Because God Said So: Limiting Yourself by What You Understand

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“Because I said so.”

Most parents have, at one time or another, said this to their children. This statement of finality is, at times, a matter of expediency (after much childish whining), but often it is due to the inability of children of certain ages to understand the reasoning behind a command or prohibition. No matter how permissive or orthodox we may be as parents, there are certain parameters beyond which our children are not allowed to trod, whether or not those are rationales to our offspring.

“Yes, you must wear a helmet (even though your cousin doesn’t).”

“No, you may not eat that.”

“Yes, you must go to Mass (even though you already went with your class).”

“No, you may not sleep over at his/her house.”

“Yes, you still must be home by 10 (even though your friend can stay out until 12).”

“No, you may not stay in the same room as your girlfriend.”

All but the laxest — or lacking — parents set rules for their children for one reason alone: They love their children beyond all measure and want to protect them from harm. Even though our children may not understand the reason for our rules, we are right to expect them to obey, for their own good.

 “Great are the works of the Lord, studied by all who delight in them.” (Psalms 111: 2)

We can generally agree that even the best educated among us cannot comprehend the enormity and complexity of God’s creation and design. There is so much which we simply do not understand in His creation, even with all of the scientific and technological advances of our age.

Yet, ironically, we often demand to understand God and His rules for us before we accept and obey them. We often become the petulant children who demand to know why, and when the answer is not to our liking or understanding, we feel entitled to disobey.

“The works of His hands are faithful and just; all of His precepts are trustworthy.” (Psalm 111:7)

Worse yet, we use our own limited understanding to define what God’s rules should be or how they should be interpreted. We like to select alleged discrepancies in God’s law, which, we submit, invalidates all of those laws. We point out that, if we were following God’s laws, we would still be stoning adulterers, not eating shellfish, or wearing linen with wool. We conveniently ignore the difference between God’s laws and those traditions made by men, even though Jesus clearly differentiated between those traditions, which were not valid, and God’s eternal laws.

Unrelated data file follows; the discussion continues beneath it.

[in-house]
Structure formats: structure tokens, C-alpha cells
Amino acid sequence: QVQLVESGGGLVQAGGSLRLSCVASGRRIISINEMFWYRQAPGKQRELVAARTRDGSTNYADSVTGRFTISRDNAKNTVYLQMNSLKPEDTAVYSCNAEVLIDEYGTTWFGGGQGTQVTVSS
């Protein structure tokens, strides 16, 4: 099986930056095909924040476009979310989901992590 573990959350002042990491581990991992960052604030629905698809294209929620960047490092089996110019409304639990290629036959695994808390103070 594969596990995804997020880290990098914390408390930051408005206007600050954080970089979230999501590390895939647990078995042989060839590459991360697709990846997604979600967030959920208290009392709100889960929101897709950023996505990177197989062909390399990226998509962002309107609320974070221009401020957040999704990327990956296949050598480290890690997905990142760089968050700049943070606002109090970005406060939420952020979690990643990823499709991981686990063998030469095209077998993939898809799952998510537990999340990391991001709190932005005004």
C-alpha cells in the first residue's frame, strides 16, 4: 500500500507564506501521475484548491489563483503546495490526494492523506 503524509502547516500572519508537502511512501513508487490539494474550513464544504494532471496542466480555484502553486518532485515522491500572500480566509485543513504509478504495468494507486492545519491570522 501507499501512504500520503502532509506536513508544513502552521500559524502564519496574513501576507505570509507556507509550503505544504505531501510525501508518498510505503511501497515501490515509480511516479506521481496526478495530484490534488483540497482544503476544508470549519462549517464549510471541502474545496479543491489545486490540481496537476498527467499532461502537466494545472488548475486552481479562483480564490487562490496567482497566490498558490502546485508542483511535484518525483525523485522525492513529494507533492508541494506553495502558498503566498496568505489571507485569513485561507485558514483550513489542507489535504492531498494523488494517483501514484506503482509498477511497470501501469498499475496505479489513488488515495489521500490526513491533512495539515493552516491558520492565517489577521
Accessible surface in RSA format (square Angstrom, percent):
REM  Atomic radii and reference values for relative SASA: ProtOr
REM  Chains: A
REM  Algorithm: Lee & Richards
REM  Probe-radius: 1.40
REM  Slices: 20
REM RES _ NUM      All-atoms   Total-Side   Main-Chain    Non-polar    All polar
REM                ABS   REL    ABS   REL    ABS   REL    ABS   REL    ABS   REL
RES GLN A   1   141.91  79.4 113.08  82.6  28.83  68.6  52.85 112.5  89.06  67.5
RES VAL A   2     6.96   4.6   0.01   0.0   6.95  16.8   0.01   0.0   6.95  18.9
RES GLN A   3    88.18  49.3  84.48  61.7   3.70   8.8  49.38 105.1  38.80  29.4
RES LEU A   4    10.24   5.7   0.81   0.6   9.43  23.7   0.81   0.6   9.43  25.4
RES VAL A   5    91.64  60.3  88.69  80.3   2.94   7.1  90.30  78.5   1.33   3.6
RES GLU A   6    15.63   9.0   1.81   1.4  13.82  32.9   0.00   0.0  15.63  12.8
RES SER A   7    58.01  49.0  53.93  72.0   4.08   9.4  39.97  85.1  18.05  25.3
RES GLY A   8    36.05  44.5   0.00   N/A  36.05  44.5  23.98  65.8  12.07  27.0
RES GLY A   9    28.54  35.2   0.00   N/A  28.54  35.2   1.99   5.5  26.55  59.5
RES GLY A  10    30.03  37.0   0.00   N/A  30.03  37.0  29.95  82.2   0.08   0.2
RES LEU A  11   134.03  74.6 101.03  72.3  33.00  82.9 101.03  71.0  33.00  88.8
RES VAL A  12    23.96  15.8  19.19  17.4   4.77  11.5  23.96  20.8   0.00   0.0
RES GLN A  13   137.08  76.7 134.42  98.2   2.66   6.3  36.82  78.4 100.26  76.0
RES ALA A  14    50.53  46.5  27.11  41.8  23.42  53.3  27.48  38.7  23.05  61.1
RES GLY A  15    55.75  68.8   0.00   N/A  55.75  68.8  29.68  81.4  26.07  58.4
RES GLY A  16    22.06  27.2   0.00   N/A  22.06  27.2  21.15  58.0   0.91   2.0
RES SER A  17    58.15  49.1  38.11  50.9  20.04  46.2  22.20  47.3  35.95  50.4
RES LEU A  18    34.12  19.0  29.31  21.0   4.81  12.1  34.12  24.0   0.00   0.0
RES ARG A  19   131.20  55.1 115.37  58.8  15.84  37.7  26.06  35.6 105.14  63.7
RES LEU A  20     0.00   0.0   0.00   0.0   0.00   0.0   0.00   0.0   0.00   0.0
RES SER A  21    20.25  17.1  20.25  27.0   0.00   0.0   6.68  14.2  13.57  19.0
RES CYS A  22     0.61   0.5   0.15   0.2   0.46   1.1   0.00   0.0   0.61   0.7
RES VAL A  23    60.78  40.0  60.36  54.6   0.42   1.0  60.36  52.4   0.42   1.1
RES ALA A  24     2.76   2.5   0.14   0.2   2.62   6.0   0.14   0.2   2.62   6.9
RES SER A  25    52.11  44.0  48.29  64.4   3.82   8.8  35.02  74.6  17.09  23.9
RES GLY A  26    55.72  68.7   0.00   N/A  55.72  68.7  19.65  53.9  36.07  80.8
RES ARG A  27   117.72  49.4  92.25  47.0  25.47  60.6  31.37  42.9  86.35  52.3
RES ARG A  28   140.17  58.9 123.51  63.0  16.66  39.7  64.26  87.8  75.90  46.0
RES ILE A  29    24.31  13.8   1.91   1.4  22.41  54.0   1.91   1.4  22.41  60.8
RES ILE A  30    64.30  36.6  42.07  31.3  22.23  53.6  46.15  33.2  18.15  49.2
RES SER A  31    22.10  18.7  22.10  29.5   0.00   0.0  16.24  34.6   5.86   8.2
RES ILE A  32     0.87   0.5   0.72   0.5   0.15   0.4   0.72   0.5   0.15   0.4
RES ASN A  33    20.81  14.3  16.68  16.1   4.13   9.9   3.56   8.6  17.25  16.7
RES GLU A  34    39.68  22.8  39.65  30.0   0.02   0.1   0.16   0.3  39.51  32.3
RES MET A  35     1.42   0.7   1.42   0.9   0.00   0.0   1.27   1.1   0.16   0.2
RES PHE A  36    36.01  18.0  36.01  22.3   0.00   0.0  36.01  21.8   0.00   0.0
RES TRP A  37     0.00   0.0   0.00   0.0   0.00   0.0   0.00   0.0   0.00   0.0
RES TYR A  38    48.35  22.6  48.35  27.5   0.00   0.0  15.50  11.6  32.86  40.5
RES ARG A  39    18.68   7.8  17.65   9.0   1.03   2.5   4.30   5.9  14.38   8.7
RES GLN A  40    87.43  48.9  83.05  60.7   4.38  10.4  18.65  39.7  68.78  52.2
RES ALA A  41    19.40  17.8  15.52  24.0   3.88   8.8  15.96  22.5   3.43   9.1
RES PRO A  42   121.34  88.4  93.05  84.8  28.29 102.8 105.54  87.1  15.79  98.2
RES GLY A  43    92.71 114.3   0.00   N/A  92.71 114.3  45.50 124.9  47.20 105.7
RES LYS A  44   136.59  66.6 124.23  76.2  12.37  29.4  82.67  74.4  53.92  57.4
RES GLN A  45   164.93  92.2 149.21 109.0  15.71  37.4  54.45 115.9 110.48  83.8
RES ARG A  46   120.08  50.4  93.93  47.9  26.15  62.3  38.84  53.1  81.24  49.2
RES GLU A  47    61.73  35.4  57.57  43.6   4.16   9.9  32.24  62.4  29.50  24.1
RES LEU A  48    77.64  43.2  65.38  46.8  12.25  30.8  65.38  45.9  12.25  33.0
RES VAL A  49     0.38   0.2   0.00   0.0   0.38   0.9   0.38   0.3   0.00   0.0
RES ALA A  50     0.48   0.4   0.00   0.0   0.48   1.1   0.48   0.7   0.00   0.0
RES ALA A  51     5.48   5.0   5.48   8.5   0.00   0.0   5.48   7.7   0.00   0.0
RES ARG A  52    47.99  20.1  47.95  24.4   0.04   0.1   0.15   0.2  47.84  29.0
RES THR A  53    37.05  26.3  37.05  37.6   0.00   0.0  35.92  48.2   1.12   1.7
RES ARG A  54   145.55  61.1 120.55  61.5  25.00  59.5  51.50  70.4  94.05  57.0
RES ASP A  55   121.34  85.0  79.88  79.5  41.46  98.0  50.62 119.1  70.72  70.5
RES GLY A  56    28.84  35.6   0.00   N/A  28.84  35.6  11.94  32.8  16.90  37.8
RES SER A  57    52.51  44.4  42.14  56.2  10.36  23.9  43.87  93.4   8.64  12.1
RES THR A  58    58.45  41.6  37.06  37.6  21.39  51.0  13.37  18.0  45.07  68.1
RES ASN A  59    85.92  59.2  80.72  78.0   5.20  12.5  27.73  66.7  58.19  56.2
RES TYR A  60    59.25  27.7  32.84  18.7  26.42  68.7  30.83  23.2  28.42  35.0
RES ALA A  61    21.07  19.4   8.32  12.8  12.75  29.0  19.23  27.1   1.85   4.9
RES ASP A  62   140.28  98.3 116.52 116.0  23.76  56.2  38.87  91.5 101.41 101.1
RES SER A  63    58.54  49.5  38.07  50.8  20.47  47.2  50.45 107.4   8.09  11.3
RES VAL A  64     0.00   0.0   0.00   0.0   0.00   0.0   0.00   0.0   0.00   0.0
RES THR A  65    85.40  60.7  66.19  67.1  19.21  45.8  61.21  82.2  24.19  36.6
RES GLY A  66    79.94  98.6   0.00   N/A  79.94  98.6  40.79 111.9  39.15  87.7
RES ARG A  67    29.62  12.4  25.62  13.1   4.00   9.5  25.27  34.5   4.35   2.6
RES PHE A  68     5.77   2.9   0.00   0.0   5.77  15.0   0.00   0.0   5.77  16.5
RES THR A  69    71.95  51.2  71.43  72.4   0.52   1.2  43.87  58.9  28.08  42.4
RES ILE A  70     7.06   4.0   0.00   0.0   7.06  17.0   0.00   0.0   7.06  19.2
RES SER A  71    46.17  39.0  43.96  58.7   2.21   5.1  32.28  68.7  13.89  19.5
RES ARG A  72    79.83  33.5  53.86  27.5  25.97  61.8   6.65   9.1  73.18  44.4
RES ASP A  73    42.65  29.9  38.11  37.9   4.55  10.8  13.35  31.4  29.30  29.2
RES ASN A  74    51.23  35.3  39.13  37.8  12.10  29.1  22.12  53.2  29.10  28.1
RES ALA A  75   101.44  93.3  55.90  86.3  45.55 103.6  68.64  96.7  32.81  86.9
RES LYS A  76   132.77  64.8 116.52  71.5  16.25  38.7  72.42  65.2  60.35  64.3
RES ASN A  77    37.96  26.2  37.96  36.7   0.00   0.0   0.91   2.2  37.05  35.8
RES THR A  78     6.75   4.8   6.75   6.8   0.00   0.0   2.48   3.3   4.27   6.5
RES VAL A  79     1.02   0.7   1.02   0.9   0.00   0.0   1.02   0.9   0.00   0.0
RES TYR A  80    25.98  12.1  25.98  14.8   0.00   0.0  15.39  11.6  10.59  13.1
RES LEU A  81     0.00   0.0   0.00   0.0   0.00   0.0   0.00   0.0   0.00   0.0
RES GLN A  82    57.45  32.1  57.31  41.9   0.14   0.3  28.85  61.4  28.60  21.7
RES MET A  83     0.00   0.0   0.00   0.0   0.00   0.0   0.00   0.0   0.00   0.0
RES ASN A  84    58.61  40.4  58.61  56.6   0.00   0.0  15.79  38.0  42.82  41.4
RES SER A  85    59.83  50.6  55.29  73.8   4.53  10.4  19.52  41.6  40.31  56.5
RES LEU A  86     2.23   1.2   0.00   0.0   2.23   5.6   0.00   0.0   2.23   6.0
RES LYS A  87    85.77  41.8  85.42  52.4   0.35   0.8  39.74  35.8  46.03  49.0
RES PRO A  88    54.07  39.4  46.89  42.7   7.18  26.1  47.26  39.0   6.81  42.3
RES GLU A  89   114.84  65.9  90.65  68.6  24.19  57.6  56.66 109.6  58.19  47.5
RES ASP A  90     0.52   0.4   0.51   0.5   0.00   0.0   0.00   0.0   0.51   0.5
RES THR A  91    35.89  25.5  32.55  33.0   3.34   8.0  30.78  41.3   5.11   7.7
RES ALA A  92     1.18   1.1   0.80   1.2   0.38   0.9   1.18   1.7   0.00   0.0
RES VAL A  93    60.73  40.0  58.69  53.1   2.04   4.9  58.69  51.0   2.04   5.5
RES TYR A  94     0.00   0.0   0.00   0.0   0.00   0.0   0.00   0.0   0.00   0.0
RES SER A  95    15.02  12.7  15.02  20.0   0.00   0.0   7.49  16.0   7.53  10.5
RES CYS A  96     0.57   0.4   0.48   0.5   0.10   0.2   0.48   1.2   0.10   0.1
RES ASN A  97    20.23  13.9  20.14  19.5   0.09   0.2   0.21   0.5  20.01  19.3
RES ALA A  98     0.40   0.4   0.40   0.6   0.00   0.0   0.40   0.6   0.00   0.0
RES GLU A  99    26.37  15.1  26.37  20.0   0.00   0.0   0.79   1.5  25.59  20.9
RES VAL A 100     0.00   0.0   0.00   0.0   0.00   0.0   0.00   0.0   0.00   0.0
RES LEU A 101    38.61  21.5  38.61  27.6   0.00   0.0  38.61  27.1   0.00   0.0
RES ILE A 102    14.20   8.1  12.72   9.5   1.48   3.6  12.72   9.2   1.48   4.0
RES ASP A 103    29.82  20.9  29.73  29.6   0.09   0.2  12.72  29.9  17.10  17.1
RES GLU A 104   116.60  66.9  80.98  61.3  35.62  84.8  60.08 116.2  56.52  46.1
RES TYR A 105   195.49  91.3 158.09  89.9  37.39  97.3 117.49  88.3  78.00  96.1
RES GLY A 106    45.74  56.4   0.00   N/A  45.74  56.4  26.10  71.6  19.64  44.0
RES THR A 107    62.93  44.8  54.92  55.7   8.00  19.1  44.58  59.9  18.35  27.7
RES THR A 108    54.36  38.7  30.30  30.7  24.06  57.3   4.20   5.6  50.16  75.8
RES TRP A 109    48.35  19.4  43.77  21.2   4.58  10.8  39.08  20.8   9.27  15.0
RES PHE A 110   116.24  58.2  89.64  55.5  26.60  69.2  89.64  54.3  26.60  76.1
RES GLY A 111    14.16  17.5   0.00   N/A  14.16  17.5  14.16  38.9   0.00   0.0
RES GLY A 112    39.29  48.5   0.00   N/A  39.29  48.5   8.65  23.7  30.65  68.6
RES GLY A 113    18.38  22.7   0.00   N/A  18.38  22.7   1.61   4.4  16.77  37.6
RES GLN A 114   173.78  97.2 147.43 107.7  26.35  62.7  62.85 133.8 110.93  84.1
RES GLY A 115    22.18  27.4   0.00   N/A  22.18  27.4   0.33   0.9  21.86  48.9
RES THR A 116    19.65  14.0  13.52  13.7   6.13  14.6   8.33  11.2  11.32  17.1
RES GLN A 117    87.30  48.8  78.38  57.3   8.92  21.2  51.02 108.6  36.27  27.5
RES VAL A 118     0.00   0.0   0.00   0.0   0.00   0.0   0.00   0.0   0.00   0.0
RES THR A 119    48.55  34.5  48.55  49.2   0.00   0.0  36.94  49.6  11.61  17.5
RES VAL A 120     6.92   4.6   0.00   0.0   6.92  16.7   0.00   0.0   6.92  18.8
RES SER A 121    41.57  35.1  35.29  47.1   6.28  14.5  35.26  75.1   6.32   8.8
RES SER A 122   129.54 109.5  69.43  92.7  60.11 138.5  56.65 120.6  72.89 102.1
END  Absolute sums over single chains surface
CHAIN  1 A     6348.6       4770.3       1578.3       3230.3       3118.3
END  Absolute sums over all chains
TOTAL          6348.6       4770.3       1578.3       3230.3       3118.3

Finally, in our own Christian “virtue-signaling,” we set up various “if/then” scenarios to attempt to belittle the faith of others. How can you call yourself pro-life if you promote policies to help the poor, but do not protect the unborn? How can you claim to promote Catholic social justice if you advocate for anti-trafficking legislation, but also support abortion access for minors? How can you support the needs of our refugees and immigrants, but still purchase products made by slave/poorly paid workers from many of those same countries?

“Reverence for the Lord is the beginning of wisdom.”(Psalm 111:10)

To paraphrase Fr. Greg Boyle, S.J., we choose the rules we like and then create a God who agrees with our choices.

We demand the right to understand and approve of His laws before we follow them.

We call ourselves children of God but do not give Him the deference that our Father deserves. He is allowed, “Because I said so,” for the same reason we say this to our own children — and even more so. We only loved because He first loved us.

We must first have faith before we can have any understanding. Whether it is His definition of marriage, His creation of male and female, His prohibition on divorce, His openness to life, His command that we forgive as He forgives, or His requirement to love Him above all else (and our neighbors as ourselves), we do not get to choose which law to obey.

If we love Him, we obey His laws. If you lack understanding, rely upon faith, just as Abraham, Mary, and so many others have before us.

Our loving Father will never let us down.

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16 thoughts on “Because God Said So: Limiting Yourself by What You Understand”

  1. Which God said so?

    With so many competing claims for “what God says”, even within the Catholic Church, how does one know which one is right?

    1. James,

      Are there any “competing claims” that come to mind? I don’t see any conflicts in what the Catholic Church teaches.

      Cindy

    2. First, the Catholic Church is not the only organization making claims about God.

      Second, even within the Catholic Church, different priests will have different interpretations of “what God says”—just look at the controversy over Amoris Laetitia.

    3. James,
      1. Nothing which Pope Francis has written has changed Church teaching. He has said so himself.
      2. If you look at God’s teachings (not man’s traditions), it’s clear what the truth is. Keep it simple. 10 Commandments. Jesus’ teachings. Perhaps you have some specific examples.
      Cynthia

    4. Let’s try again:

      1. How do we know the Catholic Church’s claims about “what God wants” are true as opposed to some other Christian denomination or some other religion?